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KOKUA LINE


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Many factors dictate possible cost to dump household waste

For Friday, June 3, 2011

By June Watanabe

POSTED:
LAST UPDATED: 10:05 a.m. HST, Jun 03, 2011



Question: When I purchased my 1986 half-ton pickup truck, the regular bed had been replaced with a flat bed. It is not a commercial truck. I use it to haul green waste from my house at least once a year and household rubbish two to three times a year. The past few times when I’ve gone to the Kapaa Transfer Station, they made me go on the scale that commercial trucks use. I was told that because the truck has a flat bed, it is classified as a commercial vehicle. Is this correct? Is there a way to get a waiver? I have been able to convince workers that this is my personal truck and household waste, and I have been let go without a fee.

Answer: We’re told you’ve been “fortunate to this point.”

Under city regulations dating to 1990, householders are allowed to dump a maximum of two pickup-truck loads of “ordinary household refuse” per day without charge.

Ordinary household refuse does not include large quantities of demolition/roofing/renovation/construction material, dirt, rock or land-clearing debris. Householders using vehicles bigger than a pickup truck or passenger van or those who make frequent trips to the landfill or other refuse facility will be charged a disposal fee.

Question: When I arrived home recently from Las Vegas, I caught a cab from the airport to Aiea. The driver charged us $2.50 per bag for two golf bags and two carry-on bags for a total of $10. I questioned the cabbie about the charges for the bags, and all he did was stick his hands out to collect the $10, plus $21.50 for a total of $31.50. But in Las Vegas, when we caught a cab from our hotel to the airport, we didn’t get charged for any baggage. Are cabdrivers allowed to charge for baggage? I tried to call the cab company to complain, but it is not listed in the phone book.

Answer: Cabdrivers in Honolulu are allowed to charge for baggage.

In your case we’re told the charges appear to be in line with what’s allowed under the law, although the calculations differ: $4.50 each for two golf bags and 50 cents each for two regular bags, for a total of $10.

However, the charges should have been displayed on a rate card posted within 12 inches of the taximeter and readily visible to passengers, said Dennis Kamimura, administrator of the city Motor Vehicle and Licensing Division.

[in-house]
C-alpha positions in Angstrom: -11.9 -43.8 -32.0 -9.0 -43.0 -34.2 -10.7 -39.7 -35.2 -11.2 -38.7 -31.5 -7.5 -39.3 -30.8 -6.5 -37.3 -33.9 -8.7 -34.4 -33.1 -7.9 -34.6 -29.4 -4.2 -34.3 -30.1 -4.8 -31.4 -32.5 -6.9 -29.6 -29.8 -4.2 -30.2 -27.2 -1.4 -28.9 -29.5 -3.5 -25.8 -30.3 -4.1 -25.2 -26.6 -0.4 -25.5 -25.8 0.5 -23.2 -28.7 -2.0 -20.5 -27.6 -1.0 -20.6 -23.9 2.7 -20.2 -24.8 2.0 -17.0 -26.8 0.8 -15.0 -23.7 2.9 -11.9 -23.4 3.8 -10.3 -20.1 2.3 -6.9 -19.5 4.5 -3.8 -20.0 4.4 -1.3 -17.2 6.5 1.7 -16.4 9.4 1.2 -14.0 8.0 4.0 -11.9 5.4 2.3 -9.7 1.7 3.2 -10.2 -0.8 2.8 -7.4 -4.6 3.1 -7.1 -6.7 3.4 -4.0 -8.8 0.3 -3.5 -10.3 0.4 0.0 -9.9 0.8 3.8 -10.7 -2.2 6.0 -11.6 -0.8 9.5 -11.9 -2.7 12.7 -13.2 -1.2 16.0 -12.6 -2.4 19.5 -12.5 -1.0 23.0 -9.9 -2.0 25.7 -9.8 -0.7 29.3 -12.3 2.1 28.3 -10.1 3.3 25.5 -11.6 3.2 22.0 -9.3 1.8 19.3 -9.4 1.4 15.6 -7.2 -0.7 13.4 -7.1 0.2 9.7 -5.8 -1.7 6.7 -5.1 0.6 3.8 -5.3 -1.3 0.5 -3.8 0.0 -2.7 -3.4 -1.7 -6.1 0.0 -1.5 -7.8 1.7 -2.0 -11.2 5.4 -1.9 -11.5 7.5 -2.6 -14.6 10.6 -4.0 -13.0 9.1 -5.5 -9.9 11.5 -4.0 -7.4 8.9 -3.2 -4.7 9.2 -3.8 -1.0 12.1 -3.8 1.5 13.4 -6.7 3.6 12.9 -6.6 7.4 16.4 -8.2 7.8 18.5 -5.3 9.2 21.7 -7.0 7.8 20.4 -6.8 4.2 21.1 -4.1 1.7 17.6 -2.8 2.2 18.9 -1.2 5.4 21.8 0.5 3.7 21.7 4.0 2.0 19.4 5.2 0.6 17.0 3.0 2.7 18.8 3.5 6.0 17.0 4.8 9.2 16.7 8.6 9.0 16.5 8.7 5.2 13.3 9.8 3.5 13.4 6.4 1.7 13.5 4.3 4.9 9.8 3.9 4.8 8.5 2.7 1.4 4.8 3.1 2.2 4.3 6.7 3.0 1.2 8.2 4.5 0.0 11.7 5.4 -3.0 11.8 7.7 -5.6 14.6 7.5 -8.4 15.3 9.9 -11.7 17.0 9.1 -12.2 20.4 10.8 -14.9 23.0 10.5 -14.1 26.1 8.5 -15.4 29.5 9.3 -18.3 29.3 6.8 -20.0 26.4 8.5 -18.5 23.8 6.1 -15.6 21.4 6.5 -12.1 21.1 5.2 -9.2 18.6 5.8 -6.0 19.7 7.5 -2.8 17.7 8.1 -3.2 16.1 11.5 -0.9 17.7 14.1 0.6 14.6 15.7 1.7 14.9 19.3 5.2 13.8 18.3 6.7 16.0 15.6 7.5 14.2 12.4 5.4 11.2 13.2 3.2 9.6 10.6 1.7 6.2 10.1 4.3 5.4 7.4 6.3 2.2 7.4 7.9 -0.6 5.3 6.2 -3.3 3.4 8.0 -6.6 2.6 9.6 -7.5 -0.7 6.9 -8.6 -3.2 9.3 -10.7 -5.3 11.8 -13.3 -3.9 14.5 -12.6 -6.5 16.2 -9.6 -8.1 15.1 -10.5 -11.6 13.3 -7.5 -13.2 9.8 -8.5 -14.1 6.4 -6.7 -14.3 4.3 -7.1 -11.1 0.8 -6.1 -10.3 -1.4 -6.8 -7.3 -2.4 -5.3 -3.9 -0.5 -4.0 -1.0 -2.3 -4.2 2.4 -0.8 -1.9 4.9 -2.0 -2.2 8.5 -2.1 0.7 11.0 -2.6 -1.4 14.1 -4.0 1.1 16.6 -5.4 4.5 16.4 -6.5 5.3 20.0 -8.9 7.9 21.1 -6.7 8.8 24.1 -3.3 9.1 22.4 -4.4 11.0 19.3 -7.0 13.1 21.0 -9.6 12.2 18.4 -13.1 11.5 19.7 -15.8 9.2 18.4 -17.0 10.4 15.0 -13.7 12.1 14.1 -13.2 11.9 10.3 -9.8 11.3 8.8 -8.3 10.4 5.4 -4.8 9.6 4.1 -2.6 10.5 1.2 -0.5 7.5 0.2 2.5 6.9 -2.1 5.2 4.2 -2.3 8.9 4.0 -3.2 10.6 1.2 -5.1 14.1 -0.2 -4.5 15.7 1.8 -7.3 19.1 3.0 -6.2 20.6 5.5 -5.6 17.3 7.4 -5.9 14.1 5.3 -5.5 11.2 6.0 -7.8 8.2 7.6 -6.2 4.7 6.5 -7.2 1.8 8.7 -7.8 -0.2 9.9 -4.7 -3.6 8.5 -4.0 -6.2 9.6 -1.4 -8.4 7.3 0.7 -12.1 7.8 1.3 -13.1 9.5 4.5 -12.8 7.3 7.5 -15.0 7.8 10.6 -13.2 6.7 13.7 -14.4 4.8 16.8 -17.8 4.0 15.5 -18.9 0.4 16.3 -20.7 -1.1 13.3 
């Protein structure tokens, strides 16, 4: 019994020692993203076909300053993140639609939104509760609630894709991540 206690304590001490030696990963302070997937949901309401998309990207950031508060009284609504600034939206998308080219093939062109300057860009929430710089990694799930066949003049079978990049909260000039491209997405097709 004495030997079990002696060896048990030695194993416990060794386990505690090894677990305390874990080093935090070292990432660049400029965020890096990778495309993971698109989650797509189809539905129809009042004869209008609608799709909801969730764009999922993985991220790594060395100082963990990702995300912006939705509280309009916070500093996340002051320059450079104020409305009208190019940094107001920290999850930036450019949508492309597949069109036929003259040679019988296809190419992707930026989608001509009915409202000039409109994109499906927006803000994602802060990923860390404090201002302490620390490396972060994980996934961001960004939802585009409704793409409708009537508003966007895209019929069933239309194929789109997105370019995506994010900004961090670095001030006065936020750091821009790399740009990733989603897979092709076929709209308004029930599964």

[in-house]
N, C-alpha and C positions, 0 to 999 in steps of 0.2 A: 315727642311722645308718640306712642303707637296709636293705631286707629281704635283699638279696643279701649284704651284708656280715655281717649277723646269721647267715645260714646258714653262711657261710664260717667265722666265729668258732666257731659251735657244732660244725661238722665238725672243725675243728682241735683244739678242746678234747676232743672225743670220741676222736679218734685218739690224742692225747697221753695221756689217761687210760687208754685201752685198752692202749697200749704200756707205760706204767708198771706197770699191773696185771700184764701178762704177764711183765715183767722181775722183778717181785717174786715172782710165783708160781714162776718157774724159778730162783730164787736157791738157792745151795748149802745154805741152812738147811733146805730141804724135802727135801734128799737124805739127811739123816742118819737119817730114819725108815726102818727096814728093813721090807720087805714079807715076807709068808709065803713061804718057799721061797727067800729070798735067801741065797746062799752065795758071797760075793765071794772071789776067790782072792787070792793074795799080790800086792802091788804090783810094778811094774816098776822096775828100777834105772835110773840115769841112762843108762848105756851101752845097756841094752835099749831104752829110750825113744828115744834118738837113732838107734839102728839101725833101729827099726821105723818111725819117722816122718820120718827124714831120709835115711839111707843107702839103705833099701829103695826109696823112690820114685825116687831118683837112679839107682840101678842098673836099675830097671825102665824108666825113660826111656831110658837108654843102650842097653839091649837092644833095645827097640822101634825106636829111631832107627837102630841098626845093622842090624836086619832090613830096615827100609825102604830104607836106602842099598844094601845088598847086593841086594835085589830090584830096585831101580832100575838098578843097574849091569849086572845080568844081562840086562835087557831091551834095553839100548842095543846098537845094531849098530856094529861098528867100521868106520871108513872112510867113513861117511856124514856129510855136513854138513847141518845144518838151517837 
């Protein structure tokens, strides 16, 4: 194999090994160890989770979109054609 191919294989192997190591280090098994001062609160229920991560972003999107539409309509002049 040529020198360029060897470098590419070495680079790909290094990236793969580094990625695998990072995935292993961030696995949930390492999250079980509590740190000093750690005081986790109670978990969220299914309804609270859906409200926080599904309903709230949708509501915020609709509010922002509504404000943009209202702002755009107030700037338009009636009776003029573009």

Taxicab complaints are investigated by the Motor Vehicle Control Section. Complaints are asked to be submitted in writing to Motor Vehicle Control Section, P.O. Box 30350, Honolulu, HI 96820-0350.

“In order to initiate an investigation, all complaints should contain as much information as possible,” Kamimura said, including date/time/location of the incident; identification of the driver, cab company and license plate; description of the incident; and, if an overcharge is suspected, a copy of the receipt.

MAHALO

To a caring bus driver. In May I watched a city bus let off an elderly woman at a bus stop in Aiea. She was having a great deal of trouble crossing the street. The driver parked her bus, got out and helped her cross the street. She made sure the woman was safe before resuming her route. I didn’t get the driver’s name, but her route was marked “Alapai via Red Hill.” I just wanted to thank her for going above and beyond her job description!

— James Cook

Oahu Transit Services identified the driver as Cherylann Perry.

MAHALO

To Joe, a senior like me, and the young men who changed my flat tire at Burger King on Beretania Street on May 5. Aloha also to Midas on Beretania Street for the excellent service I received. It made me and my friend Mary, both in our 80s, thankful we live in Hawaii.

— Dorothy Gulden

Write to “Kokua Line” at Honolulu Star-Advertiser, 7 Waterfront Plaza, Suite 210, 500 Ala Moana Blvd., Honolulu 96813; call 529-4773; fax 529-4750; or email kokualine@staradvertiser.com.






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